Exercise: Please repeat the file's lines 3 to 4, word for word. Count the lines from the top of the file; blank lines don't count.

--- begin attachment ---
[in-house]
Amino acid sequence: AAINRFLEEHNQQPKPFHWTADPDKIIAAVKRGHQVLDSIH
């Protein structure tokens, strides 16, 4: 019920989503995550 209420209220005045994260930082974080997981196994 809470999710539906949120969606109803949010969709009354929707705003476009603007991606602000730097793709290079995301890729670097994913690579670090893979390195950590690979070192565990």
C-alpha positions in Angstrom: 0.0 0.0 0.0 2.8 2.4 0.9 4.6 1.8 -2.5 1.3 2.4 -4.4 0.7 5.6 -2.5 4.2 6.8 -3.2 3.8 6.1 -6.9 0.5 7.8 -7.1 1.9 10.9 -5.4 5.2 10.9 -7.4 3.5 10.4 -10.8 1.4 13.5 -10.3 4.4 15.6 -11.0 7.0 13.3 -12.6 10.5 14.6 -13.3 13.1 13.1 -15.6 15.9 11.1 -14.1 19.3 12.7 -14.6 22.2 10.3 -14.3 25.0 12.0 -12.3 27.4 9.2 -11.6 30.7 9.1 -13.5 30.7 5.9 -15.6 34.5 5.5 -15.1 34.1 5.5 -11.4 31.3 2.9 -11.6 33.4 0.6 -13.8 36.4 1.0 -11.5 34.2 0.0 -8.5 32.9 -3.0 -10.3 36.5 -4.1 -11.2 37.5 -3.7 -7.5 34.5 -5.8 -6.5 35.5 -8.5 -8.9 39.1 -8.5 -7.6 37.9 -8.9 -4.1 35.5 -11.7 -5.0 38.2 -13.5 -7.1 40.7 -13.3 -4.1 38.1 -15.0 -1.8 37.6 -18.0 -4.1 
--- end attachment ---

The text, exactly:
């Protein structure tokens, strides 16, 4: 019920989503995550 209420209220005045994260930082974080997981196994 809470999710539906949120969606109803949010969709009354929707705003476009603007991606602000730097793709290079995301890729670097994913690579670090893979390195950590690979070192565990």
C-alpha positions in Angstrom: 0.0 0.0 0.0 2.8 2.4 0.9 4.6 1.8 -2.5 1.3 2.4 -4.4 0.7 5.6 -2.5 4.2 6.8 -3.2 3.8 6.1 -6.9 0.5 7.8 -7.1 1.9 10.9 -5.4 5.2 10.9 -7.4 3.5 10.4 -10.8 1.4 13.5 -10.3 4.4 15.6 -11.0 7.0 13.3 -12.6 10.5 14.6 -13.3 13.1 13.1 -15.6 15.9 11.1 -14.1 19.3 12.7 -14.6 22.2 10.3 -14.3 25.0 12.0 -12.3 27.4 9.2 -11.6 30.7 9.1 -13.5 30.7 5.9 -15.6 34.5 5.5 -15.1 34.1 5.5 -11.4 31.3 2.9 -11.6 33.4 0.6 -13.8 36.4 1.0 -11.5 34.2 0.0 -8.5 32.9 -3.0 -10.3 36.5 -4.1 -11.2 37.5 -3.7 -7.5 34.5 -5.8 -6.5 35.5 -8.5 -8.9 39.1 -8.5 -7.6 37.9 -8.9 -4.1 35.5 -11.7 -5.0 38.2 -13.5 -7.1 40.7 -13.3 -4.1 38.1 -15.0 -1.8 37.6 -18.0 -4.1 